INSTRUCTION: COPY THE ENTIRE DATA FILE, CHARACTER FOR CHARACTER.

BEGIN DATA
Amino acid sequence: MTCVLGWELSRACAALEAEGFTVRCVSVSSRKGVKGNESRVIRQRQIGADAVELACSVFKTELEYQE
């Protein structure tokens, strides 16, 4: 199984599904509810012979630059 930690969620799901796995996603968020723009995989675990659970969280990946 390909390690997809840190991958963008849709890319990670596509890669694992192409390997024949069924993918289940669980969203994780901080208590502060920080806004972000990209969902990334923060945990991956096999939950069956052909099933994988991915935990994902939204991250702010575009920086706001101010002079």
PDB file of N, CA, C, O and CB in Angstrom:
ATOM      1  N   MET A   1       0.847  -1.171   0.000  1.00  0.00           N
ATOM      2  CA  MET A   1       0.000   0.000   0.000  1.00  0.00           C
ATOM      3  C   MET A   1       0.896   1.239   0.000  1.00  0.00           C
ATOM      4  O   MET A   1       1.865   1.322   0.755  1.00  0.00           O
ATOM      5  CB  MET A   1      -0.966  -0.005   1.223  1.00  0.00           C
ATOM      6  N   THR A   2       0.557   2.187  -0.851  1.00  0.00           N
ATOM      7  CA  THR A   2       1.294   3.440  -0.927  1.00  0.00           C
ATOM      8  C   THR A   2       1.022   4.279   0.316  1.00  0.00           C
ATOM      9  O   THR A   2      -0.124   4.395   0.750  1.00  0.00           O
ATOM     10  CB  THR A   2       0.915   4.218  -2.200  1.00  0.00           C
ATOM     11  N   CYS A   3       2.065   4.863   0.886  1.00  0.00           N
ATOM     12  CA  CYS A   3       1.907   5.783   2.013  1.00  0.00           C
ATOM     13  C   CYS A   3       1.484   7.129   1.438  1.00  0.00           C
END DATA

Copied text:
Amino acid sequence: MTCVLGWELSRACAALEAEGFTVRCVSVSSRKGVKGNESRVIRQRQIGADAVELACSVFKTELEYQE
């Protein structure tokens, strides 16, 4: 199984599904509810012979630059 930690969620799901796995996603968020723009995989675990659970969280990946 390909390690997809840190991958963008849709890319990670596509890669694992192409390997024949069924993918289940669980969203994780901080208590502060920080806004972000990209969902990334923060945990991956096999939950069956052909099933994988991915935990994902939204991250702010575009920086706001101010002079």
PDB file of N, CA, C, O and CB in Angstrom:
ATOM      1  N   MET A   1       0.847  -1.171   0.000  1.00  0.00           N
ATOM      2  CA  MET A   1       0.000   0.000   0.000  1.00  0.00           C
ATOM      3  C   MET A   1       0.896   1.239   0.000  1.00  0.00           C
ATOM      4  O   MET A   1       1.865   1.322   0.755  1.00  0.00           O
ATOM      5  CB  MET A   1      -0.966  -0.005   1.223  1.00  0.00           C
ATOM      6  N   THR A   2       0.557   2.187  -0.851  1.00  0.00           N
ATOM      7  CA  THR A   2       1.294   3.440  -0.927  1.00  0.00           C
ATOM      8  C   THR A   2       1.022   4.279   0.316  1.00  0.00           C
ATOM      9  O   THR A   2      -0.124   4.395   0.750  1.00  0.00           O
ATOM     10  CB  THR A   2       0.915   4.218  -2.200  1.00  0.00           C
ATOM     11  N   CYS A   3       2.065   4.863   0.886  1.00  0.00           N
ATOM     12  CA  CYS A   3       1.907   5.783   2.013  1.00  0.00           C
ATOM     13  C   CYS A   3       1.484   7.129   1.438  1.00  0.00           C